Sales of existing homes fell in March, the seventh nationwide drop in the past eight months, as the spring sales season got off to a rocky...
WASHINGTON — Sales of existing homes fell in March, the seventh nationwide drop in the past eight months, as the spring sales season got off to a rocky start.
The median price of a home was down compared with a year ago, and some economists predicted that home prices could keep falling for many more months, given all the troubles weighing on housing — from a severe credit crunch to a rising tide of foreclosures.
The National Association of Realtors reported Tuesday that sales of existing single-family homes and condominiums dropped by 2 percent in March to a seasonally adjusted annual rate of 4.93 million units.
The median price of a home sold last month was $200,700, a decline of 7.7 percent from a year ago and the seventh consecutive year-over-year price drop.
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It was also the second-biggest decline after a record 8.4 percent drop in February.
These records go back to 1999.
King County’s median for single-family homes — new and resale — was $439,900 last month, down 3.3 percent from the previous March, according to the Northwest Multiple Listing Service.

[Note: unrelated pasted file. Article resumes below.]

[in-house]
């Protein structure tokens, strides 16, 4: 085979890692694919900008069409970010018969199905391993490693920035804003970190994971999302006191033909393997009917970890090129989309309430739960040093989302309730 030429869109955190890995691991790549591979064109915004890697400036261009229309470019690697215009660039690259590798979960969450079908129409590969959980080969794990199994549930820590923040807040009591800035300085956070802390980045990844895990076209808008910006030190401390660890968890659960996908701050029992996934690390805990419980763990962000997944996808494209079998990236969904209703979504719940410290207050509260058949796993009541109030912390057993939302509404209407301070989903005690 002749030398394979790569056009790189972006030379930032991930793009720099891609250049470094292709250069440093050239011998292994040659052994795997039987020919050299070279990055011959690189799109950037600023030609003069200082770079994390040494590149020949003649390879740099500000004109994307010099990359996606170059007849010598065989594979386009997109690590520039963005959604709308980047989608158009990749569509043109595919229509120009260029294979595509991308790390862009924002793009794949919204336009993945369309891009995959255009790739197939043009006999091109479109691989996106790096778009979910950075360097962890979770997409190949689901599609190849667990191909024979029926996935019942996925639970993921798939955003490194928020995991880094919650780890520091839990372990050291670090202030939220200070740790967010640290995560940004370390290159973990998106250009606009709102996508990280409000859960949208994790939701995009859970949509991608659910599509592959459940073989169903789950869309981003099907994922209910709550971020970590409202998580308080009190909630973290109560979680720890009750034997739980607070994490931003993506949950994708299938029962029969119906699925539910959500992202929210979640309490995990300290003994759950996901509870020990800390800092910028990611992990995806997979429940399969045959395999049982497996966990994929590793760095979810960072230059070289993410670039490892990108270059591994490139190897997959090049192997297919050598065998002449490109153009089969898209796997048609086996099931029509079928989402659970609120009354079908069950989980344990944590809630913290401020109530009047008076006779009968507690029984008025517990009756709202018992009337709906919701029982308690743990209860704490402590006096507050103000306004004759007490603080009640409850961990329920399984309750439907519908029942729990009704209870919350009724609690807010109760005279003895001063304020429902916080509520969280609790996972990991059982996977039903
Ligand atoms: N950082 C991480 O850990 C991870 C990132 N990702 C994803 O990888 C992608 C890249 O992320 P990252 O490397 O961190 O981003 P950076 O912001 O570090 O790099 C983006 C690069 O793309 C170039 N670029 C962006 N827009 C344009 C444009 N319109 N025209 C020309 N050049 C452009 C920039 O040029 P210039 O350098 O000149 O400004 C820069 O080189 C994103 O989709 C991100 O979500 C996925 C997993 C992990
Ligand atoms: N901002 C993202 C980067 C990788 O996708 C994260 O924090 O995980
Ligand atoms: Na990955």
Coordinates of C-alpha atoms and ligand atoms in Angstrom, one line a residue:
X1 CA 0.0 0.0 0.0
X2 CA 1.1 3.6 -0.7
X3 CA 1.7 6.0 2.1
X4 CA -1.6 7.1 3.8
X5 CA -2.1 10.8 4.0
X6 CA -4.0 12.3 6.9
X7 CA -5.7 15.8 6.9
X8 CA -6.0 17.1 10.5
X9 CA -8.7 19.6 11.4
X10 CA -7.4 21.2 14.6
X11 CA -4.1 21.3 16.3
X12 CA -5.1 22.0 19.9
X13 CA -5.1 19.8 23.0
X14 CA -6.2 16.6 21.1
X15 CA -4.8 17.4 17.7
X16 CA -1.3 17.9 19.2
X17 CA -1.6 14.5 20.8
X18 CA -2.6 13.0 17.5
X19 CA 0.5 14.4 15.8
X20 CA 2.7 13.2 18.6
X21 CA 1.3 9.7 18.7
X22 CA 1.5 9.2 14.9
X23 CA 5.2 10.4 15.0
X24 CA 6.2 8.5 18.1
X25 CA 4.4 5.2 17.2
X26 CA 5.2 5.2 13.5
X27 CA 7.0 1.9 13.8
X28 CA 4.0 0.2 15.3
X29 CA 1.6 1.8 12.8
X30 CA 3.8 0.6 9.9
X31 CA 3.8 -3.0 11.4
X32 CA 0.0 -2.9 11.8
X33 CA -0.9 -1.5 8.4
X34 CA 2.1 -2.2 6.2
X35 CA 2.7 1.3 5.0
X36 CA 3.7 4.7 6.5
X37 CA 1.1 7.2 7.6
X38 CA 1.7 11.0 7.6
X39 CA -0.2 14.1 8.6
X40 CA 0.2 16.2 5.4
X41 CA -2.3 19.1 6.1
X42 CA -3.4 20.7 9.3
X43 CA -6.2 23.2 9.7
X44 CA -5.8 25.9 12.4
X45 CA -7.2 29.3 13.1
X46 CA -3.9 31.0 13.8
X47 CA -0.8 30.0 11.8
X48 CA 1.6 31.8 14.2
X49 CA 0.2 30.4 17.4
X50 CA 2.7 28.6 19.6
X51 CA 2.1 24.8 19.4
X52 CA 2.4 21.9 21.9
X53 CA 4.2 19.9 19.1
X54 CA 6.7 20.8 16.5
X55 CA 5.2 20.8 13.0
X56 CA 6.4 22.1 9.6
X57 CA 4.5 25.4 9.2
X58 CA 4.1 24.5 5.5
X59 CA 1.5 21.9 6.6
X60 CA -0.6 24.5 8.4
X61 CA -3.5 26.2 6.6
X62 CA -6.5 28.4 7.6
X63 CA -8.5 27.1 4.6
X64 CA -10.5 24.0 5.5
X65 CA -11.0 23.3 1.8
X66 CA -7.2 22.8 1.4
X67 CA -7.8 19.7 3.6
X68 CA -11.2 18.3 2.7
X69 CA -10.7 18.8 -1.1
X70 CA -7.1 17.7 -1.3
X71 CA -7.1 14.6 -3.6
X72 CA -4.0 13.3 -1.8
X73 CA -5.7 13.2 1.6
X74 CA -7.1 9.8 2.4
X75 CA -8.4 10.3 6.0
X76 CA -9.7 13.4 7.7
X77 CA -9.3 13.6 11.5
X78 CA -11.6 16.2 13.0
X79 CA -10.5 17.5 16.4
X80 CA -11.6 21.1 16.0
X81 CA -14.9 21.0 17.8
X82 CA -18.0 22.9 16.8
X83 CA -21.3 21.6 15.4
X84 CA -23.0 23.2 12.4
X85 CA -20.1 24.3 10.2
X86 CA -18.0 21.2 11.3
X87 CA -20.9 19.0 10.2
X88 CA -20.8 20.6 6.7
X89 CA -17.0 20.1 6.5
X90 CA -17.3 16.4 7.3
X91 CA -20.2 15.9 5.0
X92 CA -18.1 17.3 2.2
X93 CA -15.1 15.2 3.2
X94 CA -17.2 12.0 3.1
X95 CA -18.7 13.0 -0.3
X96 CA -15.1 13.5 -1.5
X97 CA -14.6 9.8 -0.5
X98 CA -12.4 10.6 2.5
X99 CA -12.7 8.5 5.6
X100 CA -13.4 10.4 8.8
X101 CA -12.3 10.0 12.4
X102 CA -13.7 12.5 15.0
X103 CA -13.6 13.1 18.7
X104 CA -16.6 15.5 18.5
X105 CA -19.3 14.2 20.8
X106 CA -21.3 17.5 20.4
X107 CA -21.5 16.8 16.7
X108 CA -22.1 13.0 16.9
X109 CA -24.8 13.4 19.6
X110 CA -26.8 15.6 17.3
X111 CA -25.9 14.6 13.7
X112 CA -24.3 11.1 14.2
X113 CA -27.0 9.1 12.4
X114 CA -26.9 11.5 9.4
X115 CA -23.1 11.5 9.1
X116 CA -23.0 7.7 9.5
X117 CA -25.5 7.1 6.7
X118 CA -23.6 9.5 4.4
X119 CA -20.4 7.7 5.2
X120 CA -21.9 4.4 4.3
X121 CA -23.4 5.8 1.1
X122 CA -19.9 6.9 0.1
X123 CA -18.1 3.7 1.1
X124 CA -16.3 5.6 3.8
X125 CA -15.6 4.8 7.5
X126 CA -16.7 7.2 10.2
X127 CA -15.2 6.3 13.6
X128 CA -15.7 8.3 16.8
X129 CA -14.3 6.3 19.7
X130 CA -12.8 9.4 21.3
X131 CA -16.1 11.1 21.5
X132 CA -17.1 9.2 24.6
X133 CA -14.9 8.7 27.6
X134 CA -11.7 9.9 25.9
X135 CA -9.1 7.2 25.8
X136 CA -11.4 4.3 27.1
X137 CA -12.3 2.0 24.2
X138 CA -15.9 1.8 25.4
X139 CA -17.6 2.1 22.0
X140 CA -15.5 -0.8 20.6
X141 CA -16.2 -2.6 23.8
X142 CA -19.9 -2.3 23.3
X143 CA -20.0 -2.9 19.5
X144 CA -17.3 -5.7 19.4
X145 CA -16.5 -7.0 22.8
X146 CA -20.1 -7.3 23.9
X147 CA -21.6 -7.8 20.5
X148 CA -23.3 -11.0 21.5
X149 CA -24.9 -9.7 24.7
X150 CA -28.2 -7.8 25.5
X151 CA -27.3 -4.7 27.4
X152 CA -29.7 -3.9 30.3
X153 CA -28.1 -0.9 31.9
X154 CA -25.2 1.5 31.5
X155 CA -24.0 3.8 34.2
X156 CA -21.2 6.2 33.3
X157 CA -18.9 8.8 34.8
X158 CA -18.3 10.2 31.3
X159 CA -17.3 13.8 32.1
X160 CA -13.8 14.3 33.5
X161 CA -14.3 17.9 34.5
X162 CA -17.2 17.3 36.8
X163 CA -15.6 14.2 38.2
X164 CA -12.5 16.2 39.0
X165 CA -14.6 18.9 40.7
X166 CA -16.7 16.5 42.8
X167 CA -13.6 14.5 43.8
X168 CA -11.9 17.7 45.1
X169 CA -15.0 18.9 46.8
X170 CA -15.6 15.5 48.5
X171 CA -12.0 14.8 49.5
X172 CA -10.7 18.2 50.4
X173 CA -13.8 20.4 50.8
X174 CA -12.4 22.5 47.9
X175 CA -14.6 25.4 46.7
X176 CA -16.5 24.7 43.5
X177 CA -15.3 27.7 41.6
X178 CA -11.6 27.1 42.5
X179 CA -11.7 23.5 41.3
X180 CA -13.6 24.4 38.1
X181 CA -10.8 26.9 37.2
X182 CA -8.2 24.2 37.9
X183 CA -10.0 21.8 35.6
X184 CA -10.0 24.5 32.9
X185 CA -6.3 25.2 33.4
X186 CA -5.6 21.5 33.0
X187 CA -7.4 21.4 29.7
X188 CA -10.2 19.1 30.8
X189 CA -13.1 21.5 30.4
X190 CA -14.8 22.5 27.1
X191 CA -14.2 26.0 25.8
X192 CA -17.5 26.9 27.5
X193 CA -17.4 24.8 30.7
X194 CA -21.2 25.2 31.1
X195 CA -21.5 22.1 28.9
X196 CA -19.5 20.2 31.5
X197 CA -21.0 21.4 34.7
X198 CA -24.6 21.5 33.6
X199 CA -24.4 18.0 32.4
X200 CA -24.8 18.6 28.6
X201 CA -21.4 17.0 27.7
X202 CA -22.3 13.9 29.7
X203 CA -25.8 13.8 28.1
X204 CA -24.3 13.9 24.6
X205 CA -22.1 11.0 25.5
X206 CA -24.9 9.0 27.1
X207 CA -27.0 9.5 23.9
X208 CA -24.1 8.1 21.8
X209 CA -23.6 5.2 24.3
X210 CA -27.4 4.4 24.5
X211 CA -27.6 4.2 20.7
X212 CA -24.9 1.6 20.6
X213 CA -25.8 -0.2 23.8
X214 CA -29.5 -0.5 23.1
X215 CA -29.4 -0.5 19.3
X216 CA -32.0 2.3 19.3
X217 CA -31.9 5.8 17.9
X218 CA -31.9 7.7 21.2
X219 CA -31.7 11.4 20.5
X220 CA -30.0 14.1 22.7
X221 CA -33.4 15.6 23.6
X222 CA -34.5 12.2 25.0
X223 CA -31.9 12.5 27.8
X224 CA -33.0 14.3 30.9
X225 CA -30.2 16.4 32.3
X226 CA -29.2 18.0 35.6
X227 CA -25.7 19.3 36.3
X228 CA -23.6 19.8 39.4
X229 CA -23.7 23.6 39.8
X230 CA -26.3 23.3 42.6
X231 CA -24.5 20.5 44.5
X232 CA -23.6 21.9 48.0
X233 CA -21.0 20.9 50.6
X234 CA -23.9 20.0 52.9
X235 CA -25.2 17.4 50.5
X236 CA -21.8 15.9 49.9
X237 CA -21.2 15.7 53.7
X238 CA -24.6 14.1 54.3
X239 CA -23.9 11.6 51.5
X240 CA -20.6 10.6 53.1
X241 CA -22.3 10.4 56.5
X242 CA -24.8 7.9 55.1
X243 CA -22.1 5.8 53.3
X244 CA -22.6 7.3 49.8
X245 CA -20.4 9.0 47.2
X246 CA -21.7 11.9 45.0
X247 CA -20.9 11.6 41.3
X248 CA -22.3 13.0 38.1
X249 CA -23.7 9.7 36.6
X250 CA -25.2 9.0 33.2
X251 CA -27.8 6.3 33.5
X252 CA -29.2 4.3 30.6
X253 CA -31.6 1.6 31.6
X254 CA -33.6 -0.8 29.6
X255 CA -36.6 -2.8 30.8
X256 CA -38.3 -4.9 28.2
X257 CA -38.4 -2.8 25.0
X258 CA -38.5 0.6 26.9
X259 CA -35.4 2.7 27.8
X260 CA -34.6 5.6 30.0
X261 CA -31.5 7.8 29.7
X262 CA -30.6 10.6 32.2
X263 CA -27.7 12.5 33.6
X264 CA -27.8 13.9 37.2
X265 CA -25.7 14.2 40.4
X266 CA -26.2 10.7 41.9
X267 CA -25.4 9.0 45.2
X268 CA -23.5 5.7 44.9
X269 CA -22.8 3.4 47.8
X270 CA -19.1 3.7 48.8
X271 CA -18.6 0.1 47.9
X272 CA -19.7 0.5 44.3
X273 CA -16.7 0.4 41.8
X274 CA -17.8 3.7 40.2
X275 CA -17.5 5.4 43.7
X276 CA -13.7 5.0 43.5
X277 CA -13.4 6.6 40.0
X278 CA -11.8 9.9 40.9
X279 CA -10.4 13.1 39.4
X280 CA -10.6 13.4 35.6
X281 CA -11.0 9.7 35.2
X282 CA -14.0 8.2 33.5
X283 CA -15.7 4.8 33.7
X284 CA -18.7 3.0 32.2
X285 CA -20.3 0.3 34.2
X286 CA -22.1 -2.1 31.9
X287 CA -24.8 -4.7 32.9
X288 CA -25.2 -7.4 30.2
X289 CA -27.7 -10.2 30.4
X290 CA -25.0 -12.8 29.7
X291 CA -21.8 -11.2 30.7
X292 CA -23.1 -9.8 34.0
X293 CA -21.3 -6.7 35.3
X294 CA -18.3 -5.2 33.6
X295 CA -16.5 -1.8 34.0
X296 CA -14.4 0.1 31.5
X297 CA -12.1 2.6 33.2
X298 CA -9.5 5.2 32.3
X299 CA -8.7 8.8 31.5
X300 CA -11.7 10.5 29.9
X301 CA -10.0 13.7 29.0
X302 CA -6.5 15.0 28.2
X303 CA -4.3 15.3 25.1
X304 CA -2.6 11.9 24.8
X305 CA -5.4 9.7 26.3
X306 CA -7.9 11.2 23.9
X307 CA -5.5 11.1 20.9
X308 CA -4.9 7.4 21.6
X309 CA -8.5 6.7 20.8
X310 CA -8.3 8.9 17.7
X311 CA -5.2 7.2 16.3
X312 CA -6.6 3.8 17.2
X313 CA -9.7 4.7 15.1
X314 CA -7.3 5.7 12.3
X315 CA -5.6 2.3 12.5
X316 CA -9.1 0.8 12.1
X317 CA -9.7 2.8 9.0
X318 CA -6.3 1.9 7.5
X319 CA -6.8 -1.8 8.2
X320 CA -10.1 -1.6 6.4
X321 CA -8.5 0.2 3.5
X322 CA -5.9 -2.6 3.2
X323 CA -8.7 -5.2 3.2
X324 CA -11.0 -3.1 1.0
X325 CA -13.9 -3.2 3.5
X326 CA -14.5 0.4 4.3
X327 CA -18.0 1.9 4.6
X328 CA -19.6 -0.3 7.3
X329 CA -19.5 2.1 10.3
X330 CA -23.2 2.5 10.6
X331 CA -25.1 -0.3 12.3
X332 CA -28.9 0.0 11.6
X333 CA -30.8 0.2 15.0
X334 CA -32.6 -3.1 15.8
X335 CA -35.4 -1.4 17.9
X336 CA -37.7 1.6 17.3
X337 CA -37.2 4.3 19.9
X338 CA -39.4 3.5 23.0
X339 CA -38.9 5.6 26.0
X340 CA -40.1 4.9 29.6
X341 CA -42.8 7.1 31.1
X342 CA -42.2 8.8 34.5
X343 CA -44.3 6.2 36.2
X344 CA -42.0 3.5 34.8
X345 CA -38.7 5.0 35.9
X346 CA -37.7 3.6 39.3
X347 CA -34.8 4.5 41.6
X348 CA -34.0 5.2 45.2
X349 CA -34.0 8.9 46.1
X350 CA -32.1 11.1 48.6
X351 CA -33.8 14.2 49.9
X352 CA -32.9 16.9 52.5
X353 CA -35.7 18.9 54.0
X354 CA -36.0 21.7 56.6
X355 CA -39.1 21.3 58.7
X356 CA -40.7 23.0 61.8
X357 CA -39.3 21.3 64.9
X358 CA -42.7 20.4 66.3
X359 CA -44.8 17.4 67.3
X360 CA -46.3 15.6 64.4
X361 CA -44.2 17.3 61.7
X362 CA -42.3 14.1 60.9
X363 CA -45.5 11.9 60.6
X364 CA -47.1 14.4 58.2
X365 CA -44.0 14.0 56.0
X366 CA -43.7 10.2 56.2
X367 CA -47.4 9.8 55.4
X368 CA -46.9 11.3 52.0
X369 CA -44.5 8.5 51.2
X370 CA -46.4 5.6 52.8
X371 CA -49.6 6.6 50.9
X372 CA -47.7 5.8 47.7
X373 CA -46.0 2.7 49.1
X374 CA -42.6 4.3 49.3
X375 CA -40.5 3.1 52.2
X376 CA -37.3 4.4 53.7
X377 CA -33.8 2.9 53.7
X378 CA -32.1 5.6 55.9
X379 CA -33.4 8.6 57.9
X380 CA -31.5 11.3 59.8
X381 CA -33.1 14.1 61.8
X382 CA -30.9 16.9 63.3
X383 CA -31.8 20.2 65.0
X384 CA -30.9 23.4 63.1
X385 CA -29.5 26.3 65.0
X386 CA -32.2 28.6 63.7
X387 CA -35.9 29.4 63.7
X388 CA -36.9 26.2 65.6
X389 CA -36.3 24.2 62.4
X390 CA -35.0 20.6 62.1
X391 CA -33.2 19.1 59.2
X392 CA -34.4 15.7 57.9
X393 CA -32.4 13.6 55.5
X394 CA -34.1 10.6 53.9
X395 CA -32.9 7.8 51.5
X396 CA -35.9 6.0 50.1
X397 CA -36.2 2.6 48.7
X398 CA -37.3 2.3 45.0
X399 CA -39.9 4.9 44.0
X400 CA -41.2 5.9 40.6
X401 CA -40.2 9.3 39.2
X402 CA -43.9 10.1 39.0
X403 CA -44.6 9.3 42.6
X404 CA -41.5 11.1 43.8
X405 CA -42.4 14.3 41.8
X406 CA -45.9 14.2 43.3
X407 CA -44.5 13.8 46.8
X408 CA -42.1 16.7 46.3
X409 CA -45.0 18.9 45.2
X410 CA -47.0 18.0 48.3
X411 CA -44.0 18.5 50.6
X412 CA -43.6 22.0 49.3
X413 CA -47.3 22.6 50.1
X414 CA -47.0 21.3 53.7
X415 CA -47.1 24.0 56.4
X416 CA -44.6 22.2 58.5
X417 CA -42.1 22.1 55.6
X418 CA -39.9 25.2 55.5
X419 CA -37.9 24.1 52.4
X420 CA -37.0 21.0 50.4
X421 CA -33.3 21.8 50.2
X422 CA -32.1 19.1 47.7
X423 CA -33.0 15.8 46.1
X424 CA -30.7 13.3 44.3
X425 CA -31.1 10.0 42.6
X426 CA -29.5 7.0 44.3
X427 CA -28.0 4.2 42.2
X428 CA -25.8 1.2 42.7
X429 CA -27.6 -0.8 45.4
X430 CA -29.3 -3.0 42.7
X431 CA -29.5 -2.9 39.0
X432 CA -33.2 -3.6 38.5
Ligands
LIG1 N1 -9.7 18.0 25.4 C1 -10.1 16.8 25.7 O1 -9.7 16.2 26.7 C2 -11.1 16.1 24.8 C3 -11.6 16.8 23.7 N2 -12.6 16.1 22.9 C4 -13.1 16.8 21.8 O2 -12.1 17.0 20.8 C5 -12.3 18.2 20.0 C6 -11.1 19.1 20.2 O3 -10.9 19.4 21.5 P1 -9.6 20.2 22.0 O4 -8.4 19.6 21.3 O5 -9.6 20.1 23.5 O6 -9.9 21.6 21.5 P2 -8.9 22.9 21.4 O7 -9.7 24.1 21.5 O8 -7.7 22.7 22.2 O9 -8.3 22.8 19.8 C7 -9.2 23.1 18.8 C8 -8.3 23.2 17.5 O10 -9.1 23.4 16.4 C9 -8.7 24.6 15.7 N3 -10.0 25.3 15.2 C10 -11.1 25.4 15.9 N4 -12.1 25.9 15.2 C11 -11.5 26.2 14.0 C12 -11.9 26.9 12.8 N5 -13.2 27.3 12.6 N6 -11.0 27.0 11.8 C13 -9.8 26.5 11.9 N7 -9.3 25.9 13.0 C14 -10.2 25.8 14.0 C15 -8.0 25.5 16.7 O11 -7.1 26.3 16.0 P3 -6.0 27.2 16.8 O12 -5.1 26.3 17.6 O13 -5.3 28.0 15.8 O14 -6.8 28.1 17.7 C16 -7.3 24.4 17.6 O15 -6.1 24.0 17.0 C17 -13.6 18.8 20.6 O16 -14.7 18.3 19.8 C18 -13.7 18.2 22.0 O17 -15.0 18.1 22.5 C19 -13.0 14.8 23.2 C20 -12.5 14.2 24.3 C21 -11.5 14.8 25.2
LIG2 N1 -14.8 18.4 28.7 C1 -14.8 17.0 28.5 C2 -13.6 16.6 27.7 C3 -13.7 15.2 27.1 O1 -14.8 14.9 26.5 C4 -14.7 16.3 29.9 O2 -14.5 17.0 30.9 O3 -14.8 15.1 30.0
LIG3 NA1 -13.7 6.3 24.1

It doesn’t separate sales of existing and new homes.
While last month’s median represents a $10,000 increase from February, it’s down 8.5 percent from the high in July, $481,000.
Patrick Newport, an economist with Global Insight, said he believed existing home sales would keep declining for another six months, with home prices falling well into 2009 given all the headwinds facing the housing market, including sinking consumer sentiment.
“All this adds up to another dismal house-selling season,” Newport said.
Democrats used the latest weak housing report to argue that Congress must pass legislation being considered this week in a House committee that would authorize the Federal Housing Administration to take on $300 billion in new loans for as many as 1 million distressed homeowners.The legislation is aimed at helping homeowners whose mortgages are now larger than the value of their homes negotiate into lower, more affordable mortgages rather than face the prospect of defaulting on their current mortgage.
Realtors chief economist Lawrence Yun said a survey showed 18 percent of homes up for sale in March had negative equity, meaning the mortgage was larger than the value of the home.
This percentage, which represented homes that were either in foreclosure or involved in a “short sale” in which the house was being sold for less than the value of the mortgage, was up from levels around 3 percent during the 2002-2006 housing boom.
Times real-estate reporter Elizabeth Rhodes contributed to this report.